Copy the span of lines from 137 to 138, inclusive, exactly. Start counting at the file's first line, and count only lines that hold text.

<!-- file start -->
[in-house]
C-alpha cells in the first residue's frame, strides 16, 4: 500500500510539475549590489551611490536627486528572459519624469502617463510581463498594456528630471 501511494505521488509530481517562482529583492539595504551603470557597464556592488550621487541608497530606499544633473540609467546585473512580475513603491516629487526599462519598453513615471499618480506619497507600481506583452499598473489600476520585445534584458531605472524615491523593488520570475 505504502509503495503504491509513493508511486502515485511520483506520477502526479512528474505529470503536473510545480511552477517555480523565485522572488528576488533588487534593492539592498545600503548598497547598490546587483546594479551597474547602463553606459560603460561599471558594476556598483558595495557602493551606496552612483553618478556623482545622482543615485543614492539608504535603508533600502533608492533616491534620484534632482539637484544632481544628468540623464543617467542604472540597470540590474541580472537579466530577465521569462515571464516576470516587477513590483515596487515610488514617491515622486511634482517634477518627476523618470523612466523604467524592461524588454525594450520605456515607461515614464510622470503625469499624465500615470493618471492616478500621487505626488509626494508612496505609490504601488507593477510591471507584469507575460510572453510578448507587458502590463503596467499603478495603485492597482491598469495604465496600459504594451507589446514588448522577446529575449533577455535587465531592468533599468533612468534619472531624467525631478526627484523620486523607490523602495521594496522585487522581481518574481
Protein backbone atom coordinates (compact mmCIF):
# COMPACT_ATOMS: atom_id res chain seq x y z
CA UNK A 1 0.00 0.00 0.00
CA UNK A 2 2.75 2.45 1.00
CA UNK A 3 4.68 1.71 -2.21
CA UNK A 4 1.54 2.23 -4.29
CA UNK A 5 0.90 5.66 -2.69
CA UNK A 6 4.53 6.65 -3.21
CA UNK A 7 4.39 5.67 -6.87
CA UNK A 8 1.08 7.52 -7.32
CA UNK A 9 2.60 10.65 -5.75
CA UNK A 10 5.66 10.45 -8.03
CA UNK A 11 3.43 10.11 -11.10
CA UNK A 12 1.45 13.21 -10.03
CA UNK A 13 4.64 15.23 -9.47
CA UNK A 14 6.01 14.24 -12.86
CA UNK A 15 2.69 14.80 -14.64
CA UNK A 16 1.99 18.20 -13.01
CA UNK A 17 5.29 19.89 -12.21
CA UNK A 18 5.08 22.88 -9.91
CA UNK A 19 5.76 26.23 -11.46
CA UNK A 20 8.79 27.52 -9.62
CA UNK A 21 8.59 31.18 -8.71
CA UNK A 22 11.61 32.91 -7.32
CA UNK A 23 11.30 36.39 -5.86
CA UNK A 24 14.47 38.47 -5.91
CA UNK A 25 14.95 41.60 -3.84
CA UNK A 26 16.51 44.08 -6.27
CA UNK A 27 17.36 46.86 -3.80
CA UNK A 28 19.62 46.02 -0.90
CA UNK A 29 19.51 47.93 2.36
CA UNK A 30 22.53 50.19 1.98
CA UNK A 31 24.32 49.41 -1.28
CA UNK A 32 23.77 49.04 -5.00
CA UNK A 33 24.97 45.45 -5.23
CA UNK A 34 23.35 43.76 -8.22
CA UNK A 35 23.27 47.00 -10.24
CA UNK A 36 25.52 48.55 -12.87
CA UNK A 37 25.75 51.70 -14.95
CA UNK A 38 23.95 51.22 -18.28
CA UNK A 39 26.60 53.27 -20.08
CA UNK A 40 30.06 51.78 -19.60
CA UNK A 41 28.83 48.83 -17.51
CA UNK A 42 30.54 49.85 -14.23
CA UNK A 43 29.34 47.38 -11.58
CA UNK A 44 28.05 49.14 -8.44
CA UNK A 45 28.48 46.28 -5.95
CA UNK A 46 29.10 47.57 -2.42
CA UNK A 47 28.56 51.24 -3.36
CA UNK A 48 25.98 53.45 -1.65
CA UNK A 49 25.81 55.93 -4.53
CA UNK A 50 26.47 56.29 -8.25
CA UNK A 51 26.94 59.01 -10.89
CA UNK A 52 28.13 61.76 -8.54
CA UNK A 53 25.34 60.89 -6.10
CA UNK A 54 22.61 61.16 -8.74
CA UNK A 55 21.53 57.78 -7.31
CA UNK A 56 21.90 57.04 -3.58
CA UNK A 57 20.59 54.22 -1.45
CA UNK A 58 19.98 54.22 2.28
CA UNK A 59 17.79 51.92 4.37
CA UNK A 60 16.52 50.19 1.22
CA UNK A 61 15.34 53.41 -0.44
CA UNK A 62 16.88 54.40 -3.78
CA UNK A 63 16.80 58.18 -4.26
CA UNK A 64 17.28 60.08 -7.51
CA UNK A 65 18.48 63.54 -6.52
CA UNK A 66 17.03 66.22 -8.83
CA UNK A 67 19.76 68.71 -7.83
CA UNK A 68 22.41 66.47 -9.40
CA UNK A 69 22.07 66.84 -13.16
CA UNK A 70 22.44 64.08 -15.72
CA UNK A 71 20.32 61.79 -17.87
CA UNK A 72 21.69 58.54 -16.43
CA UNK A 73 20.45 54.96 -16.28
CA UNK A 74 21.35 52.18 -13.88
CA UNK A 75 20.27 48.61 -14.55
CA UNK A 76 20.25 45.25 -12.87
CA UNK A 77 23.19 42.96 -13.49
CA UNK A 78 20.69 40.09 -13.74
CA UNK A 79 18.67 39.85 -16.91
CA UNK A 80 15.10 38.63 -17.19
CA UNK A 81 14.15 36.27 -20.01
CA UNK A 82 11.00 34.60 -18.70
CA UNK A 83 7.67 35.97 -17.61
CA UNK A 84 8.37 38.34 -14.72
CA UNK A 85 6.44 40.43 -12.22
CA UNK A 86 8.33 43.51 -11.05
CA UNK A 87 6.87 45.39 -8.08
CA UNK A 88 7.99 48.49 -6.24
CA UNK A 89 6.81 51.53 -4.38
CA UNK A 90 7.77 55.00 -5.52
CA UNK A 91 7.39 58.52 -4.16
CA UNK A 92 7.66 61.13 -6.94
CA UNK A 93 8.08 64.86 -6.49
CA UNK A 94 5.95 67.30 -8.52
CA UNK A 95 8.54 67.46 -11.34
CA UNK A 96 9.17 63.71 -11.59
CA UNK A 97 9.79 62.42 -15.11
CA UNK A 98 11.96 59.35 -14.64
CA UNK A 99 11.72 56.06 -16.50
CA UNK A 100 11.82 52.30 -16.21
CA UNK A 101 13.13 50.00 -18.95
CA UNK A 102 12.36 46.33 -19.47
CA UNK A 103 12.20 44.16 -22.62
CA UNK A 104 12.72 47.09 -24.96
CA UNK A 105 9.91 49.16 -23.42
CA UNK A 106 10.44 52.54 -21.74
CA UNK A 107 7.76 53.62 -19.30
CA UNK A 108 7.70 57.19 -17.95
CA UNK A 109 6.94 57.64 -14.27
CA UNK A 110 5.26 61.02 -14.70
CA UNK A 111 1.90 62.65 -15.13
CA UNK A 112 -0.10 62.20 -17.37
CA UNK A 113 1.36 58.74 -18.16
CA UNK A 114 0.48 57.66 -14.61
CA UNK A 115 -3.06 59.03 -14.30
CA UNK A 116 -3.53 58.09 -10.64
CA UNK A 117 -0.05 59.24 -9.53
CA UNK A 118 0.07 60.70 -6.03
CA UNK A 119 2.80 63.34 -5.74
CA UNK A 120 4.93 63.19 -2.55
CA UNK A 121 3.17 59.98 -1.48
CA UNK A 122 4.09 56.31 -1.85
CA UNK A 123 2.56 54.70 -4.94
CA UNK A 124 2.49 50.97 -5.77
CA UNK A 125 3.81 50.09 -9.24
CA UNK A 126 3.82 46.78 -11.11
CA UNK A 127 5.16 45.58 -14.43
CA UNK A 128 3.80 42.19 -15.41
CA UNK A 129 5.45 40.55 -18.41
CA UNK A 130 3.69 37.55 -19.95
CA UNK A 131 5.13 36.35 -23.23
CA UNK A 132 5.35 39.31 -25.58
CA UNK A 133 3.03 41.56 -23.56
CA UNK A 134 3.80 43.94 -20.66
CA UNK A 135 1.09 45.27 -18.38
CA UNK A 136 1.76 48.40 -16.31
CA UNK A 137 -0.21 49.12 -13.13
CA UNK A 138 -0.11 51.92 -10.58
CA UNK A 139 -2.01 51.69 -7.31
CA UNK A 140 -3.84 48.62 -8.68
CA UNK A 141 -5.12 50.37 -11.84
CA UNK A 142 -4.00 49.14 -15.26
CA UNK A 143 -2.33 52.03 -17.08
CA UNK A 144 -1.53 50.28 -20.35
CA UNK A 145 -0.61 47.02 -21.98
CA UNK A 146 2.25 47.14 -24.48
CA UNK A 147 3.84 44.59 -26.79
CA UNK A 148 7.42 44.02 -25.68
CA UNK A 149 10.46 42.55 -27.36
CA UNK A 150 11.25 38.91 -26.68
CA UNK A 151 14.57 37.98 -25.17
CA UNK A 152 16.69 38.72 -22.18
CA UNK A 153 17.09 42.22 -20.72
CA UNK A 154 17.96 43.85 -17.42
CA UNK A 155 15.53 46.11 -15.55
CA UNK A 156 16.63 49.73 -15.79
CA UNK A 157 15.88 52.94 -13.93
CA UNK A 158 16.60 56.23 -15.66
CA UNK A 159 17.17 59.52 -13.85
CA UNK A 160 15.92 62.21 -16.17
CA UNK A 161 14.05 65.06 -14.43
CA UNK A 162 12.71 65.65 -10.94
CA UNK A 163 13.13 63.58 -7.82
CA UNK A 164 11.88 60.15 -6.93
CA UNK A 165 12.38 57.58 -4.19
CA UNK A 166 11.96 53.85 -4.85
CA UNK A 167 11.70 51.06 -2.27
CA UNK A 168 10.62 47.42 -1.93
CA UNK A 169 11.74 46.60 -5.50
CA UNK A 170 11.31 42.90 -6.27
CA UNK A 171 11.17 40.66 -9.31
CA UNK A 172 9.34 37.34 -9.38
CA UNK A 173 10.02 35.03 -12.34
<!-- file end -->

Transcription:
CA UNK A 133 3.03 41.56 -23.56
CA UNK A 134 3.80 43.94 -20.66